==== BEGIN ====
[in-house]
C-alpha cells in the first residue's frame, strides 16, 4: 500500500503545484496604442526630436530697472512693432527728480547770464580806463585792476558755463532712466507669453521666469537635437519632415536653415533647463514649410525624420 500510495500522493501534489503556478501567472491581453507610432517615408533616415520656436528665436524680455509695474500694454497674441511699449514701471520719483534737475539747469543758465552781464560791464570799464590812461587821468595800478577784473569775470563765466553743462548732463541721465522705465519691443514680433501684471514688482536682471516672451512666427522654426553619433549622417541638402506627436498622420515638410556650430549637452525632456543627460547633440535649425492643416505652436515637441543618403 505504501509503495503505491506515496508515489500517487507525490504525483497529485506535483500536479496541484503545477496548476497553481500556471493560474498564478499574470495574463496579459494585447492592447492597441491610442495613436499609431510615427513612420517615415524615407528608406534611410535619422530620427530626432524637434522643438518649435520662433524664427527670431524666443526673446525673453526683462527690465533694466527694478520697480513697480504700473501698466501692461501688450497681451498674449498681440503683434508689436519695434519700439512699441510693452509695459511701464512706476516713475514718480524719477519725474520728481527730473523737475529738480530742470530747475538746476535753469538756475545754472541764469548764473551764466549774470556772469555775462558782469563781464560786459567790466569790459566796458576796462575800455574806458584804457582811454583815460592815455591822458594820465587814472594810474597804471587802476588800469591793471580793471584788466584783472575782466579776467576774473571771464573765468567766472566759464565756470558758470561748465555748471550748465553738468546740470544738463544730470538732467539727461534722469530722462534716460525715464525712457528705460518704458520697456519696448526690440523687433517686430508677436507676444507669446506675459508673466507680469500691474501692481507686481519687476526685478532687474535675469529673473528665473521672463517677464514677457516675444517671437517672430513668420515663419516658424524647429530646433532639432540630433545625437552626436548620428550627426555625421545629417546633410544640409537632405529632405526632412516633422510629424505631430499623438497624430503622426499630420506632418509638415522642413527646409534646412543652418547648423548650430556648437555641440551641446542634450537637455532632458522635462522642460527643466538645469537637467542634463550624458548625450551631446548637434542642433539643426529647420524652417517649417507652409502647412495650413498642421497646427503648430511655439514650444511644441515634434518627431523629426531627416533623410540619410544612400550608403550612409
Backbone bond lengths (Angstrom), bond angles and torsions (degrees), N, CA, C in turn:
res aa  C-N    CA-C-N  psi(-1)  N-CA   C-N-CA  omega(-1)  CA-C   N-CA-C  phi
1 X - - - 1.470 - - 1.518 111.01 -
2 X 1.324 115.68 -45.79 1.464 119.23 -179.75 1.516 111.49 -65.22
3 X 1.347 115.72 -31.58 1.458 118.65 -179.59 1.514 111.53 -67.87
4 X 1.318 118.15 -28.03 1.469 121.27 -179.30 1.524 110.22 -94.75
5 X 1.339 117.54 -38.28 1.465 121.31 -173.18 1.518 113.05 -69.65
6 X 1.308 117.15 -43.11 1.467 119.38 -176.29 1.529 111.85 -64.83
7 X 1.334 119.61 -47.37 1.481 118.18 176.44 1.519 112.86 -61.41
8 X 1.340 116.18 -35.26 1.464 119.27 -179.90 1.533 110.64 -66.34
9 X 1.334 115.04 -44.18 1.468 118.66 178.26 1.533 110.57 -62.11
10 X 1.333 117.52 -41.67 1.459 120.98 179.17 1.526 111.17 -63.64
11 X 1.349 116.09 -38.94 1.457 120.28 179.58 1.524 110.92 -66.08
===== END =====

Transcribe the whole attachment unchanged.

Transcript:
[in-house]
C-alpha cells in the first residue's frame, strides 16, 4: 500500500503545484496604442526630436530697472512693432527728480547770464580806463585792476558755463532712466507669453521666469537635437519632415536653415533647463514649410525624420 500510495500522493501534489503556478501567472491581453507610432517615408533616415520656436528665436524680455509695474500694454497674441511699449514701471520719483534737475539747469543758465552781464560791464570799464590812461587821468595800478577784473569775470563765466553743462548732463541721465522705465519691443514680433501684471514688482536682471516672451512666427522654426553619433549622417541638402506627436498622420515638410556650430549637452525632456543627460547633440535649425492643416505652436515637441543618403 505504501509503495503505491506515496508515489500517487507525490504525483497529485506535483500536479496541484503545477496548476497553481500556471493560474498564478499574470495574463496579459494585447492592447492597441491610442495613436499609431510615427513612420517615415524615407528608406534611410535619422530620427530626432524637434522643438518649435520662433524664427527670431524666443526673446525673453526683462527690465533694466527694478520697480513697480504700473501698466501692461501688450497681451498674449498681440503683434508689436519695434519700439512699441510693452509695459511701464512706476516713475514718480524719477519725474520728481527730473523737475529738480530742470530747475538746476535753469538756475545754472541764469548764473551764466549774470556772469555775462558782469563781464560786459567790466569790459566796458576796462575800455574806458584804457582811454583815460592815455591822458594820465587814472594810474597804471587802476588800469591793471580793471584788466584783472575782466579776467576774473571771464573765468567766472566759464565756470558758470561748465555748471550748465553738468546740470544738463544730470538732467539727461534722469530722462534716460525715464525712457528705460518704458520697456519696448526690440523687433517686430508677436507676444507669446506675459508673466507680469500691474501692481507686481519687476526685478532687474535675469529673473528665473521672463517677464514677457516675444517671437517672430513668420515663419516658424524647429530646433532639432540630433545625437552626436548620428550627426555625421545629417546633410544640409537632405529632405526632412516633422510629424505631430499623438497624430503622426499630420506632418509638415522642413527646409534646412543652418547648423548650430556648437555641440551641446542634450537637455532632458522635462522642460527643466538645469537637467542634463550624458548625450551631446548637434542642433539643426529647420524652417517649417507652409502647412495650413498642421497646427503648430511655439514650444511644441515634434518627431523629426531627416533623410540619410544612400550608403550612409
Backbone bond lengths (Angstrom), bond angles and torsions (degrees), N, CA, C in turn:
res aa  C-N    CA-C-N  psi(-1)  N-CA   C-N-CA  omega(-1)  CA-C   N-CA-C  phi
1 X - - - 1.470 - - 1.518 111.01 -
2 X 1.324 115.68 -45.79 1.464 119.23 -179.75 1.516 111.49 -65.22
3 X 1.347 115.72 -31.58 1.458 118.65 -179.59 1.514 111.53 -67.87
4 X 1.318 118.15 -28.03 1.469 121.27 -179.30 1.524 110.22 -94.75
5 X 1.339 117.54 -38.28 1.465 121.31 -173.18 1.518 113.05 -69.65
6 X 1.308 117.15 -43.11 1.467 119.38 -176.29 1.529 111.85 -64.83
7 X 1.334 119.61 -47.37 1.481 118.18 176.44 1.519 112.86 -61.41
8 X 1.340 116.18 -35.26 1.464 119.27 -179.90 1.533 110.64 -66.34
9 X 1.334 115.04 -44.18 1.468 118.66 178.26 1.533 110.57 -62.11
10 X 1.333 117.52 -41.67 1.459 120.98 179.17 1.526 111.17 -63.64
11 X 1.349 116.09 -38.94 1.457 120.28 179.58 1.524 110.92 -66.08